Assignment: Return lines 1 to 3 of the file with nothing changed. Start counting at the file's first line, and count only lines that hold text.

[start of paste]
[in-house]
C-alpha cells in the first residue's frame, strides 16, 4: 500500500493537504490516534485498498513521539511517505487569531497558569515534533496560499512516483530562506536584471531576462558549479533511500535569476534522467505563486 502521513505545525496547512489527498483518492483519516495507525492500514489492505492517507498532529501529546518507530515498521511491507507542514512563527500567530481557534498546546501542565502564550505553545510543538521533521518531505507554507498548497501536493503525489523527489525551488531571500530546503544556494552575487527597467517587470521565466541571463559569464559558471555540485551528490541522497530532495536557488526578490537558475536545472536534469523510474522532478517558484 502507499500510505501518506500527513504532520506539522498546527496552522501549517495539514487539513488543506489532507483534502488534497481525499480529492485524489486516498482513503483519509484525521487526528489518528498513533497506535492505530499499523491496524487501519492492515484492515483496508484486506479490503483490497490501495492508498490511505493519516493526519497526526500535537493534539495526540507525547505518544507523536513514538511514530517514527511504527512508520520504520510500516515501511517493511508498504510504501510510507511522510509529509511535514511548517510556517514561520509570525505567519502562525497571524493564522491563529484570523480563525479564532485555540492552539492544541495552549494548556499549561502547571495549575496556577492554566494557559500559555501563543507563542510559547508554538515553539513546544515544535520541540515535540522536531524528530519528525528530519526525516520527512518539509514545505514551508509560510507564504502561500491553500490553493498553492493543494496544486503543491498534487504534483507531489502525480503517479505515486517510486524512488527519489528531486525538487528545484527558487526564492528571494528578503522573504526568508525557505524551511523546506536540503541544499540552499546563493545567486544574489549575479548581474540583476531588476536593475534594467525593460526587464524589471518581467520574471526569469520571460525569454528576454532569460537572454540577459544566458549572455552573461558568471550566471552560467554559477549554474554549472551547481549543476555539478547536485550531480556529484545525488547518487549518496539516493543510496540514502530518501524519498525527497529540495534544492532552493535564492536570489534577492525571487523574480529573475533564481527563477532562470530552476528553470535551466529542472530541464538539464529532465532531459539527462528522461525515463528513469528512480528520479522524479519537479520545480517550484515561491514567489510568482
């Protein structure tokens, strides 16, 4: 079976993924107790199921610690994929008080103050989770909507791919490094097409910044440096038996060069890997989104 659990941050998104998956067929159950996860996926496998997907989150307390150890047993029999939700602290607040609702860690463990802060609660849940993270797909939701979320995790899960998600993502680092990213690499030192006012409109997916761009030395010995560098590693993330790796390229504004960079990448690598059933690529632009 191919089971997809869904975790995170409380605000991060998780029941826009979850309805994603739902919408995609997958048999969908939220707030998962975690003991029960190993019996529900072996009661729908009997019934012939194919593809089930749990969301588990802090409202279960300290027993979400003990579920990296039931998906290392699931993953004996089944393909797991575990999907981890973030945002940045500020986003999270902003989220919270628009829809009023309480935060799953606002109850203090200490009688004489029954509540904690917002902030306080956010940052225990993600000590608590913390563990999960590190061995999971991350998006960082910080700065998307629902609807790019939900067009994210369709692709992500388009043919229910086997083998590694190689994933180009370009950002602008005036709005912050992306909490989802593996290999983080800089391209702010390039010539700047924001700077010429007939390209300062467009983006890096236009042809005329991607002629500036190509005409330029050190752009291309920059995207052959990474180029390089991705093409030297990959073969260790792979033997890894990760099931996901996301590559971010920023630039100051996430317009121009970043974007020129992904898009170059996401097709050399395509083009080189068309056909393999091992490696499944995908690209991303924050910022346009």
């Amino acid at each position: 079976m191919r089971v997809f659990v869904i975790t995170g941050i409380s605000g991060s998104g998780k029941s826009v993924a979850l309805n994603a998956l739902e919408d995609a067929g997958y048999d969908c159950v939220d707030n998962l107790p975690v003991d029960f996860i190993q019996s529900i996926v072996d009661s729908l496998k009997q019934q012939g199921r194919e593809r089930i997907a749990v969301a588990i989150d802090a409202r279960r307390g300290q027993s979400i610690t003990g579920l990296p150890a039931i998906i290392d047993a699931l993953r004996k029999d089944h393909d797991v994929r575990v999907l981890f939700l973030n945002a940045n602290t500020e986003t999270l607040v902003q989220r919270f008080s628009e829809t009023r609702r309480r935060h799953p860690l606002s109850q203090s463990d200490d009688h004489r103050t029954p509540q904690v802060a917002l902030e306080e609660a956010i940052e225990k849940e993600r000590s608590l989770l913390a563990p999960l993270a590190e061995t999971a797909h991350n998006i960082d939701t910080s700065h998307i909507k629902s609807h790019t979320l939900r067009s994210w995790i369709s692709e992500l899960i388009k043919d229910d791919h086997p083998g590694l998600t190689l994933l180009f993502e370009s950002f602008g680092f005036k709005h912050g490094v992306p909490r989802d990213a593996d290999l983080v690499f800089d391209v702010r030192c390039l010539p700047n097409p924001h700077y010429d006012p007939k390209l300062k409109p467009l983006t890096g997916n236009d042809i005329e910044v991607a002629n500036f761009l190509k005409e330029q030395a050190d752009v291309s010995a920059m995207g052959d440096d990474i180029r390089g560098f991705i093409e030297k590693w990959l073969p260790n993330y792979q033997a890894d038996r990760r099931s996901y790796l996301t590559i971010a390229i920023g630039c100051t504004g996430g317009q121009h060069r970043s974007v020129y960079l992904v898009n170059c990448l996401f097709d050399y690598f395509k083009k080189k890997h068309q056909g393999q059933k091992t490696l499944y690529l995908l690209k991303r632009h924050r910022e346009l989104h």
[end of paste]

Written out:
[in-house]
C-alpha cells in the first residue's frame, strides 16, 4: 500500500493537504490516534485498498513521539511517505487569531497558569515534533496560499512516483530562506536584471531576462558549479533511500535569476534522467505563486 502521513505545525496547512489527498483518492483519516495507525492500514489492505492517507498532529501529546518507530515498521511491507507542514512563527500567530481557534498546546501542565502564550505553545510543538521533521518531505507554507498548497501536493503525489523527489525551488531571500530546503544556494552575487527597467517587470521565466541571463559569464559558471555540485551528490541522497530532495536557488526578490537558475536545472536534469523510474522532478517558484 502507499500510505501518506500527513504532520506539522498546527496552522501549517495539514487539513488543506489532507483534502488534497481525499480529492485524489486516498482513503483519509484525521487526528489518528498513533497506535492505530499499523491496524487501519492492515484492515483496508484486506479490503483490497490501495492508498490511505493519516493526519497526526500535537493534539495526540507525547505518544507523536513514538511514530517514527511504527512508520520504520510500516515501511517493511508498504510504501510510507511522510509529509511535514511548517510556517514561520509570525505567519502562525497571524493564522491563529484570523480563525479564532485555540492552539492544541495552549494548556499549561502547571495549575496556577492554566494557559500559555501563543507563542510559547508554538515553539513546544515544535520541540515535540522536531524528530519528525528530519526525516520527512518539509514545505514551508509560510507564504502561500491553500490553493498553492493543494496544486503543491498534487504534483507531489502525480503517479505515486517510486524512488527519489528531486525538487528545484527558487526564492528571494528578503522573504526568508525557505524551511523546506536540503541544499540552499546563493545567486544574489549575479548581474540583476531588476536593475534594467525593460526587464524589471518581467520574471526569469520571460525569454528576454532569460537572454540577459544566458549572455552573461558568471550566471552560467554559477549554474554549472551547481549543476555539478547536485550531480556529484545525488547518487549518496539516493543510496540514502530518501524519498525527497529540495534544492532552493535564492536570489534577492525571487523574480529573475533564481527563477532562470530552476528553470535551466529542472530541464538539464529532465532531459539527462528522461525515463528513469528512480528520479522524479519537479520545480517550484515561491514567489510568482
């Protein structure tokens, strides 16, 4: 079976993924107790199921610690994929008080103050989770909507791919490094097409910044440096038996060069890997989104 659990941050998104998956067929159950996860996926496998997907989150307390150890047993029999939700602290607040609702860690463990802060609660849940993270797909939701979320995790899960998600993502680092990213690499030192006012409109997916761009030395010995560098590693993330790796390229504004960079990448690598059933690529632009 191919089971997809869904975790995170409380605000991060998780029941826009979850309805994603739902919408995609997958048999969908939220707030998962975690003991029960190993019996529900072996009661729908009997019934012939194919593809089930749990969301588990802090409202279960300290027993979400003990579920990296039931998906290392699931993953004996089944393909797991575990999907981890973030945002940045500020986003999270902003989220919270628009829809009023309480935060799953606002109850203090200490009688004489029954509540904690917002902030306080956010940052225990993600000590608590913390563990999960590190061995999971991350998006960082910080700065998307629902609807790019939900067009994210369709692709992500388009043919229910086997083998590694190689994933180009370009950002602008005036709005912050992306909490989802593996290999983080800089391209702010390039010539700047924001700077010429007939390209300062467009983006890096236009042809005329991607002629500036190509005409330029050190752009291309920059995207052959990474180029390089991705093409030297990959073969260790792979033997890894990760099931996901996301590559971010920023630039100051996430317009121009970043974007020129992904898009170059996401097709050399395509083009080189068309056909393999091992490696499944995908690209991303924050910022346009």